So I figured it was my patriotic duty to make a similar wager with one of my fellow columnists from the land to the north. I bet a case of beer on Friday night's men's semifinal with my old pal, Steve Simmons of the Toronto Sun.
I am now in hock to him for a case of Buffalo Lager.
It was a friendly wager. I felt it was time to offer a friendly gesture to the Canadians. I love their country. I always tell people that the close proximity to Canada was one of the unexpected benefits of moving to Buffalo – has it really been this long? – 25 years ago.
The problem with covering the Olympics is that there's a tendency to pay too much attention to the performances of your own country's athletes. Until I took in Friday's early hockey semifinal between Sweden and Finland, every event I saw involved athletes from the Sabres or the U.S.
All right, there was the visit to Stalin's dacha. But even then, I got criticized for being an ugly American, for failing to properly acknowledge the Soviet Union's role in helping win World War II.
There's a danger in seeming too nationalistic at the Games. That's why I always make sure to attend the Opening Ceremonies and marvel at the fantastic show put on by the host nation. It helps compensate for ignoring their athletes later in the Olympiad.
One of my chief regrets is never having the privilege of covering an Olympics in Canada. I just missed Calgary in 1988. Bucky Gleason handled Vancouver in 2010. A columnist from Denver told me Vancouver is the loveliest place in the world. I don't doubt it.
Canada has had a terrific Olympics. Gilmore Junio surrendered his place in 1,000-meter speedskating so Denny Morrison could race. Morrison won a surprise silver. I missed it. I was busy covering the Latvians' opening hockey game.
Ted Nolan and Zemgus Girgensons are “locals.” You concentrate on the locals and the bigger American stories. It saddens me, though, to think Canada isn't a local. I'll bet I can see it when I look out the window in the office down at The News.
I feel a much greater affinity for Canada than, say, Texas, Ohio or Florida. It has given me great beer, fine theater, friends with summer cottages, golf at Cherry Hill, wine country, the Tragically Hip and Joni Mitchell and, oh, an NBA team two hours away.
It's not part of my job description to root for the home team (you've probably figured that out by now). But when “our” ice dancers, Charlie White and Meryl Davis, beat Canada's team of Tessa Virtue and Scott Moir, I probably came off as a bit of a homer. When the Canadian media complained about the judging, I dismissed it as their usual whining.
When the U.S. women's hockey team lost the gold medal game to Canada, I spent all my time with the American women, chronicling their despair. I took a mild swipe at the officiating, something I rarely do. I didn't talk to any Canadians, or laud their heroic comeback.
The thing is, I generally root for Canada at the Winter Olympics. It means more to them. Relatively speaking, they're much better than Americans on snow and ice. Through Friday, the U.S. has 27 medals to Canada's 24. They are tied at nine in golds.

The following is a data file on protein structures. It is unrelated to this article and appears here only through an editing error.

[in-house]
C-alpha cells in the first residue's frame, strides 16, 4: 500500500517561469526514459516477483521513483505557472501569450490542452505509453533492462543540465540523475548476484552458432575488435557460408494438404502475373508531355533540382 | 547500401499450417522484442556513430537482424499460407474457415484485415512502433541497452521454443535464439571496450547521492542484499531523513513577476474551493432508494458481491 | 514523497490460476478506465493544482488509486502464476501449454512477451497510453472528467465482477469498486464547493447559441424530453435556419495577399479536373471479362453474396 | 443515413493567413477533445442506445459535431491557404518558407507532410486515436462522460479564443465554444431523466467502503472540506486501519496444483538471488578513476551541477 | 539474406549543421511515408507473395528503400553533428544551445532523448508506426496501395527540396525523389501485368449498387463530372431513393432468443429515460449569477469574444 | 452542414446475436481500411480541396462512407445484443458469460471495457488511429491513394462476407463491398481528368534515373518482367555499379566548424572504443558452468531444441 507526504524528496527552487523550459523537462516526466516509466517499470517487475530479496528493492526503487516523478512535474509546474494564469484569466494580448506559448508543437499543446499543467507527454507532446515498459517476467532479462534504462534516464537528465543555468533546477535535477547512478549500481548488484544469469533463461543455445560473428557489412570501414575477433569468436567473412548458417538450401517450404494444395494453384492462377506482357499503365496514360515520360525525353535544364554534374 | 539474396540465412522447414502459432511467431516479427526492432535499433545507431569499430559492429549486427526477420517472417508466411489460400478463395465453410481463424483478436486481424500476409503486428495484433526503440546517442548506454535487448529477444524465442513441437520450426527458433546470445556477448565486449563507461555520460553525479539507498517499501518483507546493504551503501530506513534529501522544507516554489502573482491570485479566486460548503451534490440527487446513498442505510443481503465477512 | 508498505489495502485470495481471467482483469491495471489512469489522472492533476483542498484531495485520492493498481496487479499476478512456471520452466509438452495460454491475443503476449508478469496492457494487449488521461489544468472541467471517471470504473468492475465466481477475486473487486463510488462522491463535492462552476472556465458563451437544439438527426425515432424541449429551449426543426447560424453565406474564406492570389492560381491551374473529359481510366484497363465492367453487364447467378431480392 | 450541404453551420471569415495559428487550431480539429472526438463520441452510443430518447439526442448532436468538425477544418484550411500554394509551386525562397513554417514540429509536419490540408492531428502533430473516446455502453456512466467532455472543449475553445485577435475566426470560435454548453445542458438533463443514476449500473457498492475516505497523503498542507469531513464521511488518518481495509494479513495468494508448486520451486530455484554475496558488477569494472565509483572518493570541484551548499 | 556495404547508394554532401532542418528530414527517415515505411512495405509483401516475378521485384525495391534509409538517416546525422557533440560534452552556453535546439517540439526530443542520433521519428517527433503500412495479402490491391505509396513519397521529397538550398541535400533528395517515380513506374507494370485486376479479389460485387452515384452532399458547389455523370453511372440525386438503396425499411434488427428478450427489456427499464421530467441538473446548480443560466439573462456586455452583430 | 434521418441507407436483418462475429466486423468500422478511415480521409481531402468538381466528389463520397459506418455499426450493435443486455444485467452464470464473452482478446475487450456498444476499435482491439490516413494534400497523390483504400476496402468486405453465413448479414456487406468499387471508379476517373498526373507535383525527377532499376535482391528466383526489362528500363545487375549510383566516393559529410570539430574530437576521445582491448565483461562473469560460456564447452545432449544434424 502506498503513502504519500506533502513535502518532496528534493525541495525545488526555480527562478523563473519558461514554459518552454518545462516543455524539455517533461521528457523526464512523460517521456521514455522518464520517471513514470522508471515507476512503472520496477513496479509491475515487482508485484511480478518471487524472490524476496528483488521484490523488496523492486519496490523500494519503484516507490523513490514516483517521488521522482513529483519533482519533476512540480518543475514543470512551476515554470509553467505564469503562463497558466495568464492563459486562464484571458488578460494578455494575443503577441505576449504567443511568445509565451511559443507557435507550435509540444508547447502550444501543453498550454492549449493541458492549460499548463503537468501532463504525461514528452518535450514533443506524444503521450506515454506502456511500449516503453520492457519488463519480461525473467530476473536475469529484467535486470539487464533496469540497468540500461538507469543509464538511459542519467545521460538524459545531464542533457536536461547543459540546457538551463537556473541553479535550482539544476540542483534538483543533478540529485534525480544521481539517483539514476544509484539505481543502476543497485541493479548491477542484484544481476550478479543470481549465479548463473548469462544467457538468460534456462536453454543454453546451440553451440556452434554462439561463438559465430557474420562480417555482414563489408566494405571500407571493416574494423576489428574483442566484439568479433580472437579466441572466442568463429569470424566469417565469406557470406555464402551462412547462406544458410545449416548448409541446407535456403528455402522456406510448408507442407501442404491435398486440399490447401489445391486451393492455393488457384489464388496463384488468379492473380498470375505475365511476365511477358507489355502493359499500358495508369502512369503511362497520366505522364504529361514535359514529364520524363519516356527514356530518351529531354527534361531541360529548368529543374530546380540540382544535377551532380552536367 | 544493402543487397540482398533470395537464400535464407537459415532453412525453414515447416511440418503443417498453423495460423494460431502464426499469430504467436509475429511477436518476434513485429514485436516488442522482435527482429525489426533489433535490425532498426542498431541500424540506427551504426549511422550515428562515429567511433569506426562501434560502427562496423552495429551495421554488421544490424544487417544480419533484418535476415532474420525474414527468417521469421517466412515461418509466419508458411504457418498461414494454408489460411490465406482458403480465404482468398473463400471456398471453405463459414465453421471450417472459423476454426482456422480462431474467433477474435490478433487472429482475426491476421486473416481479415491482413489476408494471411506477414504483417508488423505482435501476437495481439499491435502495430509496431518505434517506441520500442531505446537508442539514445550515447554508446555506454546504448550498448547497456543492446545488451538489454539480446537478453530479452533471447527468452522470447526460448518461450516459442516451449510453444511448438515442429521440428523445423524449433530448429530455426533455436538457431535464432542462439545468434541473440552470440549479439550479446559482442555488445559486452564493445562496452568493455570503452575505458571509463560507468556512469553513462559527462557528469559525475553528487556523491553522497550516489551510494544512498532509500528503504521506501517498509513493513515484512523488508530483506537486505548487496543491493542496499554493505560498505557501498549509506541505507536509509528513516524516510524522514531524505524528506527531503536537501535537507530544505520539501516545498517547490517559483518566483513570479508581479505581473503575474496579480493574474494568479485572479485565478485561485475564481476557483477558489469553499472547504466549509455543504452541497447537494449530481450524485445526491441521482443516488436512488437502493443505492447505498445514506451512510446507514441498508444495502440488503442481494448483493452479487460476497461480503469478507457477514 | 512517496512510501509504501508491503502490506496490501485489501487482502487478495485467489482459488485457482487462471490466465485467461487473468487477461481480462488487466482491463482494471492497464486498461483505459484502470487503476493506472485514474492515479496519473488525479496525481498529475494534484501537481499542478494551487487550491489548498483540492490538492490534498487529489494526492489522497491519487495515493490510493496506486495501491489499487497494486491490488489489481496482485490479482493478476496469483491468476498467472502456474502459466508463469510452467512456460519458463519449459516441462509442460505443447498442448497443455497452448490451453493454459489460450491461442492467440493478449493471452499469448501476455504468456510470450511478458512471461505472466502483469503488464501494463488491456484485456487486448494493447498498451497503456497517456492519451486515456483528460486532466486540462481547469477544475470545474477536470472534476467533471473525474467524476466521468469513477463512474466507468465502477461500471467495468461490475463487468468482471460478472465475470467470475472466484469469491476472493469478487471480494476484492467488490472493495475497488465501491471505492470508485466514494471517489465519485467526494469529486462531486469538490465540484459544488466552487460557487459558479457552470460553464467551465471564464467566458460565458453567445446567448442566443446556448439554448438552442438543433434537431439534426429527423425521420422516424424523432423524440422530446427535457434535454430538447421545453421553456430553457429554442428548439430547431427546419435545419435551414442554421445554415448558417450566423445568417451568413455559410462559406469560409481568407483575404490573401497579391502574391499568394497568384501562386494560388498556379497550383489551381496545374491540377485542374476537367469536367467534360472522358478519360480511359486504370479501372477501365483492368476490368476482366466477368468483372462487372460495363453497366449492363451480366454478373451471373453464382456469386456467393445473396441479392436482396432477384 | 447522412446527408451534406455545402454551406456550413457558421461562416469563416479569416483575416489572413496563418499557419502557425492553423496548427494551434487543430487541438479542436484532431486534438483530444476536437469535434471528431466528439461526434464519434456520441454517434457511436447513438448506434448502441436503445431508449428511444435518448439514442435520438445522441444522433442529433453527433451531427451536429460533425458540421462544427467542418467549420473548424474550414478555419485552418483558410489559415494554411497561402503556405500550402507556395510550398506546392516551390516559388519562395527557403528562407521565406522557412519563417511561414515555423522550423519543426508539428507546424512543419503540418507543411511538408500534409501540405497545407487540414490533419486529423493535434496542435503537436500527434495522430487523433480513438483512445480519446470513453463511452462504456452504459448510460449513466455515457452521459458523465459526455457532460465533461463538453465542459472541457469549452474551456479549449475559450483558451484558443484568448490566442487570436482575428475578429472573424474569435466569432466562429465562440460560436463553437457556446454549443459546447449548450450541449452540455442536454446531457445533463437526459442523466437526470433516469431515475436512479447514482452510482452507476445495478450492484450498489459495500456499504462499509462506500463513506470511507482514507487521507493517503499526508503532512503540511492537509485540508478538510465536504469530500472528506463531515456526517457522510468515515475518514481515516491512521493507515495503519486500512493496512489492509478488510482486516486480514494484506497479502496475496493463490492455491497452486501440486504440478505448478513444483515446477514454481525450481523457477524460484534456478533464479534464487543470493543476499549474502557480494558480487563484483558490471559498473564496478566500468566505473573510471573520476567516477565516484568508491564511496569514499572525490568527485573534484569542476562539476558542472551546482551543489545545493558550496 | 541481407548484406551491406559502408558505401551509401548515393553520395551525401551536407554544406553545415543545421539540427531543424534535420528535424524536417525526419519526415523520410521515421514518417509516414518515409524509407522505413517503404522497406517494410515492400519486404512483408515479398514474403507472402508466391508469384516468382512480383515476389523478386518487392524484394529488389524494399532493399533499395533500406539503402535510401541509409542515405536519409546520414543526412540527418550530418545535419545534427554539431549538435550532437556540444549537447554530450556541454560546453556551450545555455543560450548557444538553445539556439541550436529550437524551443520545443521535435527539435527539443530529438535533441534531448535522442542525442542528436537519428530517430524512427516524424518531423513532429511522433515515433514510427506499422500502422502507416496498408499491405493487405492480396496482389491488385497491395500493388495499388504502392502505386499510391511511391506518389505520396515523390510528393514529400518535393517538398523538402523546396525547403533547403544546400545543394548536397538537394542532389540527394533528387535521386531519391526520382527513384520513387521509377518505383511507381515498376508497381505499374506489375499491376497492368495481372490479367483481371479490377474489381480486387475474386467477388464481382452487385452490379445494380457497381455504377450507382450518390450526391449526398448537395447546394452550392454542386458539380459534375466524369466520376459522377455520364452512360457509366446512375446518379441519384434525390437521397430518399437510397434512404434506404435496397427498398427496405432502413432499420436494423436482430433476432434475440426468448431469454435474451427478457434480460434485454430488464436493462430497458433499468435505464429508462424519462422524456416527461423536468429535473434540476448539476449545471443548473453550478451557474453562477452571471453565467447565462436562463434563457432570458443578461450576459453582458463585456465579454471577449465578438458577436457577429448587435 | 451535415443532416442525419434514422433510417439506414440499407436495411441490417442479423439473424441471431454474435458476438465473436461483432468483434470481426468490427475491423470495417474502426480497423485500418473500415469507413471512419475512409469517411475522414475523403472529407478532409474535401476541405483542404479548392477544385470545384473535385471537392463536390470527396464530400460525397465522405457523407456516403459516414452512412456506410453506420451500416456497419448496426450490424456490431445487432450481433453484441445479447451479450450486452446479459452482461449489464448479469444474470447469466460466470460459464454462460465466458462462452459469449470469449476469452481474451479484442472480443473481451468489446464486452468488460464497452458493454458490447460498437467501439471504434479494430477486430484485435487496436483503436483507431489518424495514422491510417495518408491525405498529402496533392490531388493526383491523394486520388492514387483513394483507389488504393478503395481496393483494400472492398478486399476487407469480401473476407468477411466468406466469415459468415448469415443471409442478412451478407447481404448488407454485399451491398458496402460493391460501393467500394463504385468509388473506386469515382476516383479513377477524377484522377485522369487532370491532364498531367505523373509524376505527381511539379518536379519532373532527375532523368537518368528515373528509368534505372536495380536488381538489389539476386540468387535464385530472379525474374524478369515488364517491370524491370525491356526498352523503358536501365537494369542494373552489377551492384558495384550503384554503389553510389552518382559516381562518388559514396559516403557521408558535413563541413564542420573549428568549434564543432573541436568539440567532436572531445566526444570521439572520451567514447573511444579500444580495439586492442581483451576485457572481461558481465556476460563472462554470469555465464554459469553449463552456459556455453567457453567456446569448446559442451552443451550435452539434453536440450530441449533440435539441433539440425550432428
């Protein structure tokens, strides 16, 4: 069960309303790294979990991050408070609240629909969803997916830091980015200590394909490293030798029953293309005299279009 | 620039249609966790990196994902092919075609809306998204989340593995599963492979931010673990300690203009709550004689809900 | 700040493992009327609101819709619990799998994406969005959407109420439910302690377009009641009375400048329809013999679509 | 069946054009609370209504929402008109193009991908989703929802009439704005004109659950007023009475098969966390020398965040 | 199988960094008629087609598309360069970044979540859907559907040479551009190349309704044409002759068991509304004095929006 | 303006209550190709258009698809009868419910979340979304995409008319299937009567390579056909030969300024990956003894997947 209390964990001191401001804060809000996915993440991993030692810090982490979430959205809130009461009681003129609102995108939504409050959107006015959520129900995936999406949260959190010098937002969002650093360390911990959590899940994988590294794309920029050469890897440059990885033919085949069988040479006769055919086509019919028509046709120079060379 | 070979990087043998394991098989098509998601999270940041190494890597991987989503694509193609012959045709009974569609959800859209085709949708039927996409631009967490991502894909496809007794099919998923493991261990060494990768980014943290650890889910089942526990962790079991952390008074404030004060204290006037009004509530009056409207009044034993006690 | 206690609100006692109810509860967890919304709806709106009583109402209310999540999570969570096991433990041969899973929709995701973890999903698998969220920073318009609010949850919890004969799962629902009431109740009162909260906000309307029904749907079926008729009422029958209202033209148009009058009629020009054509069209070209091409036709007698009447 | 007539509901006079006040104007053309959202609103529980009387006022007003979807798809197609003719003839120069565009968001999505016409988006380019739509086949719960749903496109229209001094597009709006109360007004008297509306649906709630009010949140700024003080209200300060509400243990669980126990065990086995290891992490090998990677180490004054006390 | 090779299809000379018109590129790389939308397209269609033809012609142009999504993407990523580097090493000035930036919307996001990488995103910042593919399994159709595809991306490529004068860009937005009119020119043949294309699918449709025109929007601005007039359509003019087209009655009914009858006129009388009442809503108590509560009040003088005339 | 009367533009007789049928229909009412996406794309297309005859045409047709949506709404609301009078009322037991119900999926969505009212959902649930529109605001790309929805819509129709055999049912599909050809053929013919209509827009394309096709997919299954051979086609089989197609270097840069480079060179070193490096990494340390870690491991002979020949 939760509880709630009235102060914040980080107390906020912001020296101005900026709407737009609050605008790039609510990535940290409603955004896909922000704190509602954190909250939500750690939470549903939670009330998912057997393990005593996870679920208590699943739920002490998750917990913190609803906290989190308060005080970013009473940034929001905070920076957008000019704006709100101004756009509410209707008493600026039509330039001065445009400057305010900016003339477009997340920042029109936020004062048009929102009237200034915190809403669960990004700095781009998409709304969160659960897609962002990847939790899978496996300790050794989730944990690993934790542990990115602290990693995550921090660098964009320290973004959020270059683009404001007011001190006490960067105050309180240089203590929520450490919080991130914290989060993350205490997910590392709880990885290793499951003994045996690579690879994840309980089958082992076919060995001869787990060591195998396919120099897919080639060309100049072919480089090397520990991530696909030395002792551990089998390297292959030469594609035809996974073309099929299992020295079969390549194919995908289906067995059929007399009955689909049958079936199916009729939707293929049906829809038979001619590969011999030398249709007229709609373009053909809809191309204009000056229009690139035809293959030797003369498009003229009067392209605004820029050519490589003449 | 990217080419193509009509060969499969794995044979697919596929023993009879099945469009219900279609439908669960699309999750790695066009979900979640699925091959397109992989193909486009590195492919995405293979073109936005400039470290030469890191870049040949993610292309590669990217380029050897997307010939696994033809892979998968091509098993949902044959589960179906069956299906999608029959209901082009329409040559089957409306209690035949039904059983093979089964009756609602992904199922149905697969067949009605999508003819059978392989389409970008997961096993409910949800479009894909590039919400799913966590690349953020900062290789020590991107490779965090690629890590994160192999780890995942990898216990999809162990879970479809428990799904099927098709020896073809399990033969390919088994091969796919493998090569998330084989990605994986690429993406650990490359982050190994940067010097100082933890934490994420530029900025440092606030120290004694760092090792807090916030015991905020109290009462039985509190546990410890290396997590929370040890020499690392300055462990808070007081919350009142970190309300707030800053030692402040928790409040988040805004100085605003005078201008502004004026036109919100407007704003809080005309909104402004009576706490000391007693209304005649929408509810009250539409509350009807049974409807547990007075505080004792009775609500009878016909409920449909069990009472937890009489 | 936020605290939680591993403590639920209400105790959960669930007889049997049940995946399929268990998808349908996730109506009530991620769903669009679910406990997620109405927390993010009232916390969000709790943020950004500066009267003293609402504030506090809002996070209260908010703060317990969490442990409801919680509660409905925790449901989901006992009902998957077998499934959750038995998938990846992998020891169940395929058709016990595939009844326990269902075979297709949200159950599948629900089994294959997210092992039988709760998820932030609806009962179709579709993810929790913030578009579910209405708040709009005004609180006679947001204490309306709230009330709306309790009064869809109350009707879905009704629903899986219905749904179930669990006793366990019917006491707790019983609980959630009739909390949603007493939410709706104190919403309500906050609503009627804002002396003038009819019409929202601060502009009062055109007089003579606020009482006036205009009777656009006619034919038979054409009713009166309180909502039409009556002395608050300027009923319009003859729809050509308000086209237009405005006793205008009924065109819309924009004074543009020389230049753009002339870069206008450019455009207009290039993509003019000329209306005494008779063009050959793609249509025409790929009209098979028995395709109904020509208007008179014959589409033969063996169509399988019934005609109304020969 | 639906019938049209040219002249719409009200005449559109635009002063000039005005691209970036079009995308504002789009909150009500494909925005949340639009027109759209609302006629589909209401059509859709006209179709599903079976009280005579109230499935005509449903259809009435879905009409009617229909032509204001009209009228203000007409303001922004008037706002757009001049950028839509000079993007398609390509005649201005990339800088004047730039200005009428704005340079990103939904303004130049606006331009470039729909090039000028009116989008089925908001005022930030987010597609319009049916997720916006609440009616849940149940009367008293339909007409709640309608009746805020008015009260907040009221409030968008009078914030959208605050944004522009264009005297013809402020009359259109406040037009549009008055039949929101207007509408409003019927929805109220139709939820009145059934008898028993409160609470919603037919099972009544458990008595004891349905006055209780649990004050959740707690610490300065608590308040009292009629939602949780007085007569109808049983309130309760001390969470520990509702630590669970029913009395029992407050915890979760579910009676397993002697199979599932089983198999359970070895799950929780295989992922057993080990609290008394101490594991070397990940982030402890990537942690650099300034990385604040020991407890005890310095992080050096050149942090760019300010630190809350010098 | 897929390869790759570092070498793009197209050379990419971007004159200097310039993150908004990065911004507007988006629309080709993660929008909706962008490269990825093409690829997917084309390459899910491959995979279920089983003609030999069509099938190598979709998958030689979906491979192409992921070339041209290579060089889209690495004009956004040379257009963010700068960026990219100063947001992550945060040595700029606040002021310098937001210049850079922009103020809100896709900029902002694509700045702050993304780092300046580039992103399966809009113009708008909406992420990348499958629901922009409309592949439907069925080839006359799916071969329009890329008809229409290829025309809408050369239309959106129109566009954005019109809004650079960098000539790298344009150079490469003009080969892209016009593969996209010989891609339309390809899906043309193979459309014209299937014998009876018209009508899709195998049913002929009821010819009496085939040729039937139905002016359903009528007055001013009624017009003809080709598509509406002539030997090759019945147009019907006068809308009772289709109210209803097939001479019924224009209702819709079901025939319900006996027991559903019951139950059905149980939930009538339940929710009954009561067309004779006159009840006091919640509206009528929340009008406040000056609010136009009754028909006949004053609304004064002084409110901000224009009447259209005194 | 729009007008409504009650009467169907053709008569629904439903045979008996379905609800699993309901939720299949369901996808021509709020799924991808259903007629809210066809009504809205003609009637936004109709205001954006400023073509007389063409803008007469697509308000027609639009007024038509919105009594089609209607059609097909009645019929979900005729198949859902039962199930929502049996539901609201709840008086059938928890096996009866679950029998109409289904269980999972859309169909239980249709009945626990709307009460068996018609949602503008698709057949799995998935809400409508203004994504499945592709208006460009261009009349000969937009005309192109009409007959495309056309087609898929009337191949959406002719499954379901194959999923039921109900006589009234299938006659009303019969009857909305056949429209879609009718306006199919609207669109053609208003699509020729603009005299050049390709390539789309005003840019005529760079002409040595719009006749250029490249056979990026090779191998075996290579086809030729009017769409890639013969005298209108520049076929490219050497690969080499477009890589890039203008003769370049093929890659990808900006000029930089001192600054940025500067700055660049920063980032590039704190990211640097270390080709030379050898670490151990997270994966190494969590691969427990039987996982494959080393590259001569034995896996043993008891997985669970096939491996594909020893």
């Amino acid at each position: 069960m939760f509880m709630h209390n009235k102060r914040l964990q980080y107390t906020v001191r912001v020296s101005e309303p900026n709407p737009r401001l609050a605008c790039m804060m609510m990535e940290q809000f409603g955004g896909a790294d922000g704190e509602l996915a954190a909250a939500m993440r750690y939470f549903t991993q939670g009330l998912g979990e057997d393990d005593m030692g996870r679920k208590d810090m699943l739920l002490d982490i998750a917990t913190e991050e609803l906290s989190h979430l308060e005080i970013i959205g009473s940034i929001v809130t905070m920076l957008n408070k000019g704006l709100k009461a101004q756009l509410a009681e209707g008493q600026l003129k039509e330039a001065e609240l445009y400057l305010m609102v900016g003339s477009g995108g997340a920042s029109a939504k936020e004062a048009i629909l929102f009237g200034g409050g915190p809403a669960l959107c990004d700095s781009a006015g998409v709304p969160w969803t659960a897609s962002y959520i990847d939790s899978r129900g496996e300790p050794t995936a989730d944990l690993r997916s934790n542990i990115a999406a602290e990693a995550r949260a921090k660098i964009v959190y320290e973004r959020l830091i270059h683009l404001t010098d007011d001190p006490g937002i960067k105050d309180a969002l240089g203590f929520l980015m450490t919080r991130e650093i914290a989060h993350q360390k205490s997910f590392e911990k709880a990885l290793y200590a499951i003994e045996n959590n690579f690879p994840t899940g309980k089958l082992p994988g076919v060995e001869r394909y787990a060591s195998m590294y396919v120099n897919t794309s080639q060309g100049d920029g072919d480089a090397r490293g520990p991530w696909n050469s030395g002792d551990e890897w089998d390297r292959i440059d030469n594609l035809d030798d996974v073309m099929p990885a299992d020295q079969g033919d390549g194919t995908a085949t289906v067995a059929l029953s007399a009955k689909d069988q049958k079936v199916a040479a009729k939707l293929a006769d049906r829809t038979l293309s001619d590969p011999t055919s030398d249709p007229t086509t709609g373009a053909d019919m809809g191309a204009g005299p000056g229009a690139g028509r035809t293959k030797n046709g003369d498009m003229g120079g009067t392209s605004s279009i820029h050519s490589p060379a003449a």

The United States has a population of 316 million. Canada has 34.5 million people. You don't need a calculator to figure out which nation wins more winter medals per capita. In the history of the Winter Games, the U.S. had 253 medals as of Friday, Canada 145. Summer is a different story: The Americans have 2,400 medals, the Canadians 278.
Simmons says it matters to Canada if they beat us in the overall medal count. But it's not an obsession or anything. Hockey is the obsession. The notion that Russia was so emotionally invested in its Olympic team here? Come on, the reaction would have been 10 times greater if the Canadian men had bowed out meekly in the quarterfinals.
As for the medal count, the Canadians are mainly competing against themselves. The Canadian Olympic Committee uses medal counts to secure new funds. Coming into Sochi, the stated goal of the COC was beating the 26 medals they won in Vancouver – and perhaps finishing first overall. Five countries were separated by three medals at last check.
Come Friday, it was looking very close. They were actually worried that the men's hockey team might not medal. But they picked up a ninth gold medal in curling Friday evening to push them ever closer.
I stopped by the Ice Cube on my way to hockey to see the world's finest curling nation. The Canadian men didn't let me down. They jumped out to a 5-1 lead in the first three “ends” and crushed Great Britain, 9-3, for the gold. The Brits actually conceded with two ends to go.
That made me feel better, watching Canada in a sport that didn't involve the Americans. I also fulfilled a promise to my buddy, Chris Burke, to check out the curling venue. Chris holds curling bonspiels in his backyard, using frozen plastic jugs as stones.
Simmons told me the Canadians and British curling fans aren't too fond of one another. But it was pretty subdued at the Cube with the Brits hopelessly behind. The highlight was four Elvis imitators chanting “Who rocks the house? Canada rocks the house!”
Accuse me a lack of patriotism, but I have to say it: Canada rocks the Olympics. They rocked the Americans. Over a span of 24 hours, their men's and women's hockey teams killed our teams' gold-medal dreams.
And you know what? I'm happy for Canada, my good neighbor to the north. Even if they just cost me a case of beer.
A heart-felt tip of the hat to Canada's Winter Olympic prowess
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